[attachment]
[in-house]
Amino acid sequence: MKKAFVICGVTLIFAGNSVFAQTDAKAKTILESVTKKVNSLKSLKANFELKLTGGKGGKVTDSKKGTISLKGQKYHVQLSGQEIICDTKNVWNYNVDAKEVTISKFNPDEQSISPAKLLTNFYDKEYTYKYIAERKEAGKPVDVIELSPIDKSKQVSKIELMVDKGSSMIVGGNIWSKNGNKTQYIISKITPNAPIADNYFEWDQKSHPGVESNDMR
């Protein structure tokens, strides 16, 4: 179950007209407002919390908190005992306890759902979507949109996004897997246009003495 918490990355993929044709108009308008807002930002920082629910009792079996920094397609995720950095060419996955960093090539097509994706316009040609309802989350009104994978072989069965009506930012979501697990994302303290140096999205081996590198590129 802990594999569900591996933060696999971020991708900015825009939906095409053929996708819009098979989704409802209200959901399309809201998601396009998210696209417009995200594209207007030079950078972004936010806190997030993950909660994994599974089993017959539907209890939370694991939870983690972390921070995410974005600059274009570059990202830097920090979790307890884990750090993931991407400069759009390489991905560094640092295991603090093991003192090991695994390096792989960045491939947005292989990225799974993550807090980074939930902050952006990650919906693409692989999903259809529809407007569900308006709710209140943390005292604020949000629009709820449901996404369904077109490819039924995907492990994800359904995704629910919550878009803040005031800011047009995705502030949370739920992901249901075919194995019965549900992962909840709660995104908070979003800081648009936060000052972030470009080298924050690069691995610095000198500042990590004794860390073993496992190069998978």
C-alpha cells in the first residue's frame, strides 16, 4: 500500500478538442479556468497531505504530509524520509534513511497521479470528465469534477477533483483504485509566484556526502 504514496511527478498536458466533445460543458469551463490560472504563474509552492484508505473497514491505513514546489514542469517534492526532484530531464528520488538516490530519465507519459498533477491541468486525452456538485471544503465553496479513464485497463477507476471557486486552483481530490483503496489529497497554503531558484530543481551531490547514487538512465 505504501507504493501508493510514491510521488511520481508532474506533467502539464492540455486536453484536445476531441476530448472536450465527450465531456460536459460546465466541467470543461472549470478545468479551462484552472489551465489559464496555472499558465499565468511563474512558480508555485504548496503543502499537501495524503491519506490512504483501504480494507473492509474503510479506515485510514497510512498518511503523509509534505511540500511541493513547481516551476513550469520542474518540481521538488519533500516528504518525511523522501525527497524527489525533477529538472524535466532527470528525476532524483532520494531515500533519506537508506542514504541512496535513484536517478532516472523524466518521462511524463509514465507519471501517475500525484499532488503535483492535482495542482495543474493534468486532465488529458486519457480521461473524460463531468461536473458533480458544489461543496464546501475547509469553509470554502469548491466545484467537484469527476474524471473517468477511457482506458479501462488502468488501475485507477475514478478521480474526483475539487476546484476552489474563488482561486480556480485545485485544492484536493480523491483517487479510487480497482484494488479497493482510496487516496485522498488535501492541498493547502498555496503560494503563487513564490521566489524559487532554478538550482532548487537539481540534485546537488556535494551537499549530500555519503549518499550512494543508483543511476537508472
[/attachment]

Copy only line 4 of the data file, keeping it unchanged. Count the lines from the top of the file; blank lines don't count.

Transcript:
C-alpha cells in the first residue's frame, strides 16, 4: 500500500478538442479556468497531505504530509524520509534513511497521479470528465469534477477533483483504485509566484556526502 504514496511527478498536458466533445460543458469551463490560472504563474509552492484508505473497514491505513514546489514542469517534492526532484530531464528520488538516490530519465507519459498533477491541468486525452456538485471544503465553496479513464485497463477507476471557486486552483481530490483503496489529497497554503531558484530543481551531490547514487538512465 505504501507504493501508493510514491510521488511520481508532474506533467502539464492540455486536453484536445476531441476530448472536450465527450465531456460536459460546465466541467470543461472549470478545468479551462484552472489551465489559464496555472499558465499565468511563474512558480508555485504548496503543502499537501495524503491519506490512504483501504480494507473492509474503510479506515485510514497510512498518511503523509509534505511540500511541493513547481516551476513550469520542474518540481521538488519533500516528504518525511523522501525527497524527489525533477529538472524535466532527470528525476532524483532520494531515500533519506537508506542514504541512496535513484536517478532516472523524466518521462511524463509514465507519471501517475500525484499532488503535483492535482495542482495543474493534468486532465488529458486519457480521461473524460463531468461536473458533480458544489461543496464546501475547509469553509470554502469548491466545484467537484469527476474524471473517468477511457482506458479501462488502468488501475485507477475514478478521480474526483475539487476546484476552489474563488482561486480556480485545485485544492484536493480523491483517487479510487480497482484494488479497493482510496487516496485522498488535501492541498493547502498555496503560494503563487513564490521566489524559487532554478538550482532548487537539481540534485546537488556535494551537499549530500555519503549518499550512494543508483543511476537508472